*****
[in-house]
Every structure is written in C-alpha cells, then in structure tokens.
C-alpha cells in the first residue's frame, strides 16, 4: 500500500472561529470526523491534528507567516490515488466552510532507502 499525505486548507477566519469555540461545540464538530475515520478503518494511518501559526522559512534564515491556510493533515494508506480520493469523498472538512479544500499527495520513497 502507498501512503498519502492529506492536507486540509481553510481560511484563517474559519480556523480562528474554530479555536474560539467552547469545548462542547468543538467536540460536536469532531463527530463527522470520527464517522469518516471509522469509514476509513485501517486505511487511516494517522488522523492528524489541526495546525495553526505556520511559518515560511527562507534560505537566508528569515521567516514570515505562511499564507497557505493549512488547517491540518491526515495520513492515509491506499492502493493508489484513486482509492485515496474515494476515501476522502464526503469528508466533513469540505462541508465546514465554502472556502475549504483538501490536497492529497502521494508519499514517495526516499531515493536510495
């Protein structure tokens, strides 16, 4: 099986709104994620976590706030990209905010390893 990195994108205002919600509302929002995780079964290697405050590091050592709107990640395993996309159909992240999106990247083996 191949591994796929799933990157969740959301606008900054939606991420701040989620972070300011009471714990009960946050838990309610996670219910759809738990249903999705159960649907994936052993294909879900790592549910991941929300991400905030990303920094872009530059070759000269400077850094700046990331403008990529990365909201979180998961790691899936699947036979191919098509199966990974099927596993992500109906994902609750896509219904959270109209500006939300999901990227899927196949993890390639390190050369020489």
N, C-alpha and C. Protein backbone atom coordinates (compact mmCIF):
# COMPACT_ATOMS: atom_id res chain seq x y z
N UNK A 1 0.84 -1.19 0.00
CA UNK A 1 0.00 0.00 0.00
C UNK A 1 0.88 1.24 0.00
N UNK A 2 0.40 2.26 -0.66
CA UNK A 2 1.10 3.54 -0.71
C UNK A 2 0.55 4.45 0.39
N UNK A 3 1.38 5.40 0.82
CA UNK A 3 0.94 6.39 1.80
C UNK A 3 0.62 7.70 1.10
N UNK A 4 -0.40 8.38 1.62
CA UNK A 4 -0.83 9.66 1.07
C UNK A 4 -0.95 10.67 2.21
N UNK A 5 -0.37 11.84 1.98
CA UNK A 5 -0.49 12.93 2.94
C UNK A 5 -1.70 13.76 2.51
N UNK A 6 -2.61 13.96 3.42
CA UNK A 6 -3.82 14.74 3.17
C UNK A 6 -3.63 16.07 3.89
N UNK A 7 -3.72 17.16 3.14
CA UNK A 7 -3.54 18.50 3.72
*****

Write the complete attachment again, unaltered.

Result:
[in-house]
Every structure is written in C-alpha cells, then in structure tokens.
C-alpha cells in the first residue's frame, strides 16, 4: 500500500472561529470526523491534528507567516490515488466552510532507502 499525505486548507477566519469555540461545540464538530475515520478503518494511518501559526522559512534564515491556510493533515494508506480520493469523498472538512479544500499527495520513497 502507498501512503498519502492529506492536507486540509481553510481560511484563517474559519480556523480562528474554530479555536474560539467552547469545548462542547468543538467536540460536536469532531463527530463527522470520527464517522469518516471509522469509514476509513485501517486505511487511516494517522488522523492528524489541526495546525495553526505556520511559518515560511527562507534560505537566508528569515521567516514570515505562511499564507497557505493549512488547517491540518491526515495520513492515509491506499492502493493508489484513486482509492485515496474515494476515501476522502464526503469528508466533513469540505462541508465546514465554502472556502475549504483538501490536497492529497502521494508519499514517495526516499531515493536510495
């Protein structure tokens, strides 16, 4: 099986709104994620976590706030990209905010390893 990195994108205002919600509302929002995780079964290697405050590091050592709107990640395993996309159909992240999106990247083996 191949591994796929799933990157969740959301606008900054939606991420701040989620972070300011009471714990009960946050838990309610996670219910759809738990249903999705159960649907994936052993294909879900790592549910991941929300991400905030990303920094872009530059070759000269400077850094700046990331403008990529990365909201979180998961790691899936699947036979191919098509199966990974099927596993992500109906994902609750896509219904959270109209500006939300999901990227899927196949993890390639390190050369020489």
N, C-alpha and C. Protein backbone atom coordinates (compact mmCIF):
# COMPACT_ATOMS: atom_id res chain seq x y z
N UNK A 1 0.84 -1.19 0.00
CA UNK A 1 0.00 0.00 0.00
C UNK A 1 0.88 1.24 0.00
N UNK A 2 0.40 2.26 -0.66
CA UNK A 2 1.10 3.54 -0.71
C UNK A 2 0.55 4.45 0.39
N UNK A 3 1.38 5.40 0.82
CA UNK A 3 0.94 6.39 1.80
C UNK A 3 0.62 7.70 1.10
N UNK A 4 -0.40 8.38 1.62
CA UNK A 4 -0.83 9.66 1.07
C UNK A 4 -0.95 10.67 2.21
N UNK A 5 -0.37 11.84 1.98
CA UNK A 5 -0.49 12.93 2.94
C UNK A 5 -1.70 13.76 2.51
N UNK A 6 -2.61 13.96 3.42
CA UNK A 6 -3.82 14.74 3.17
C UNK A 6 -3.63 16.07 3.89
N UNK A 7 -3.72 17.16 3.14
CA UNK A 7 -3.54 18.50 3.72